Abortion in Fiction

Women have been fighting for control over their own bodies and reproduction for a long time. The need for women to maintain autonomy over their own bodies is important because women’s bodies are so often pawns in power struggles of larger institutions. With these larger socio-political issues in mind, the last MedLit event discussed abortion – the first in a 4-part series on abortion in collaboration with the Women’s Health Interest Group.

Wife. Mother. Criminal (source)

For this event, we held a film screening of Vera Drake, which is a 2004 movie directed by Mike Leigh. The movie portrays the story of Vera who, unbeknownst to her family and friends, performs abortions. The movie illustrates how her beliefs clash with the view of 1950s Britain. It’s interesting to note that Vera does not explicitly state that she helps perform abortions. In fact, she never utters the word “abortion.”Instead, when asked about it, Vera states: “I help girls out.”  In light of this, we posed the question: How does Vera’s statement (“I help girls out”) help us understand Vera’s perceptions on abortion? 

Other questions that we posed include:

  • How does class affect access to abortion services as portrayed in the movie? How does financial wealth affect access to abortion in Canada in present-day?
  • How does the film address archetypal roles for women in Western society including ‘woman as mother’, ‘woman as wife’, and ‘woman as lover’?
  • Media often portrays women who have committed especially violent crimes as “monsters.” Does the film portray Vera Drake as ‘mother as Monster’? What are some examples of this archetype that you have encountered in popular media?
  • The judge sentences Vera to two-and-a-half years’ imprisonment “as a deterrent to others.” What effect do you think sentencing like this has on access to abortion for women, and especially women belonging to other marginalized populations?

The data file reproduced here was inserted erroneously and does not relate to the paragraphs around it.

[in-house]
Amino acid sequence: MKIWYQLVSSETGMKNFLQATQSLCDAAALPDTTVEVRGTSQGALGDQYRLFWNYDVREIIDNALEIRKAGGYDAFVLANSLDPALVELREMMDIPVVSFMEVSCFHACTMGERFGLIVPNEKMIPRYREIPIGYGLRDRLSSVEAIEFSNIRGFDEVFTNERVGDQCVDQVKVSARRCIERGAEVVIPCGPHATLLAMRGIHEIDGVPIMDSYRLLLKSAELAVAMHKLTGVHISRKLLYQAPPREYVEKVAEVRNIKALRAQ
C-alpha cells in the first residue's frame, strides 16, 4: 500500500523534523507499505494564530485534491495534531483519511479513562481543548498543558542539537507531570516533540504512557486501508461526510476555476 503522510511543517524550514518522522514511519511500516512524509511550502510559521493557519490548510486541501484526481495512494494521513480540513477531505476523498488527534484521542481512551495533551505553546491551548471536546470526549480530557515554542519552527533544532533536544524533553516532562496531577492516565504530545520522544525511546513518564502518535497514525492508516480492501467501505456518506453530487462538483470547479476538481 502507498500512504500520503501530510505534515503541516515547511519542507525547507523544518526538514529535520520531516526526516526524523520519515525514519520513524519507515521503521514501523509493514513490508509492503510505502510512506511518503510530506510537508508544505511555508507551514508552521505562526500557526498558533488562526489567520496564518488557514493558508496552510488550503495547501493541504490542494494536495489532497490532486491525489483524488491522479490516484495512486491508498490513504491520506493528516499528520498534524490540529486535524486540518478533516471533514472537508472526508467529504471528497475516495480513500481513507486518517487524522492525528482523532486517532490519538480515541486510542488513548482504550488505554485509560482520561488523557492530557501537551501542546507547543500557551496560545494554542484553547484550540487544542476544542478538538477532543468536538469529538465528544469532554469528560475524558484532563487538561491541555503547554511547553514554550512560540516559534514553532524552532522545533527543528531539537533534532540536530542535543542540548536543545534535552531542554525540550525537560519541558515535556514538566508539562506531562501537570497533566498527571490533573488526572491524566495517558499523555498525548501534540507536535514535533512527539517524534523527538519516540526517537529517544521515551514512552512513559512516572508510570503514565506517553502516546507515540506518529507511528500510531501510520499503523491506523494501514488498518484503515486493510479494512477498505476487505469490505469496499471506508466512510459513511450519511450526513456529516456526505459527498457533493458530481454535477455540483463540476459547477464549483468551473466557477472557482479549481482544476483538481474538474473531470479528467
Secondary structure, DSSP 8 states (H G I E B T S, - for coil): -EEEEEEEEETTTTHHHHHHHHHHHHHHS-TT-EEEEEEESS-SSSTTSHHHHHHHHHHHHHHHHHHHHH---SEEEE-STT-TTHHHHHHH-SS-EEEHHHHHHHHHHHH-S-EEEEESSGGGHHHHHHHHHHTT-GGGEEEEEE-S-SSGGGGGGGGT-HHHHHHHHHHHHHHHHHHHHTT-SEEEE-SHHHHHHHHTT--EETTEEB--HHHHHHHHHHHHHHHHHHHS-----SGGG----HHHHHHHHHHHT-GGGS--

• Forgiveness is a major theme in the film. How do the characters in the film choose or choose not to forgive Vera for what she’s done? How might you navigate sharing what you do as a doctor with friends and family that might ethically oppose a part of your practice?

Along with viewing Vera Drake, we also read Alice Walker’s “What Can the White Man Say to the Black Woman,” which was an address in support of the National March for Women’s Equality and Women’s Lives in Washington D.C, in 1989.

Walker begins her piece by stating:

What can the white man say to the black woman?

For four hundred years he ruled over the black woman’s womb.

Walker details the injustices faced by women – especially black women and indigenous women through her evocative and powerful prose.

The piece ends with suggestions on what the white man can say to the black woman:

What can the white man say to the black woman?

Only one thing that the black woman might hear.

Yes, indeed, the white man can say, Your children have the right to life. Therefore I will call back from the dead those 30 million who were tossed overboard during the centuries of the slave trade. And the other millions who died in my cotton fields and hanging from trees.

I will recall all those who died of broken hearts and broken spirits, under the insult of segregation.

I will remove myself as an obstacle in the path that your children, against all odds, are making toward the light. I will not assassinate them for dreaming dreams and offering new visions of how to live. I will cease trying to lead your children, for I can see I have never understood where I was going. I will agree to sit quietly for a century or so, and meditate on this.

This is what the white man can say to the black woman.

We are listening.

In regard to Walker’s piece, the questions we posed were:

  • Who is the intended audience of this article?
  • How does the shift in voice (from the use of “I” to the use of “We”) impact the message of the essay?
  • Walker uses the word children 32 times – what are your thoughts on this?
  • How does anaphora emphasize the speaker’s voice in this piece?

We are grateful to everyone who came out to our event to discuss this important aspect of women’s health. There has been a lot of noise surrounding the issue of abortion lately – but not a lot of listening or understanding. We believe that promoting open discussion on abortion – through literature as a medium, for example – is crucial. We invite everyone to join in on the discussion.

We are listening.


– A.A.



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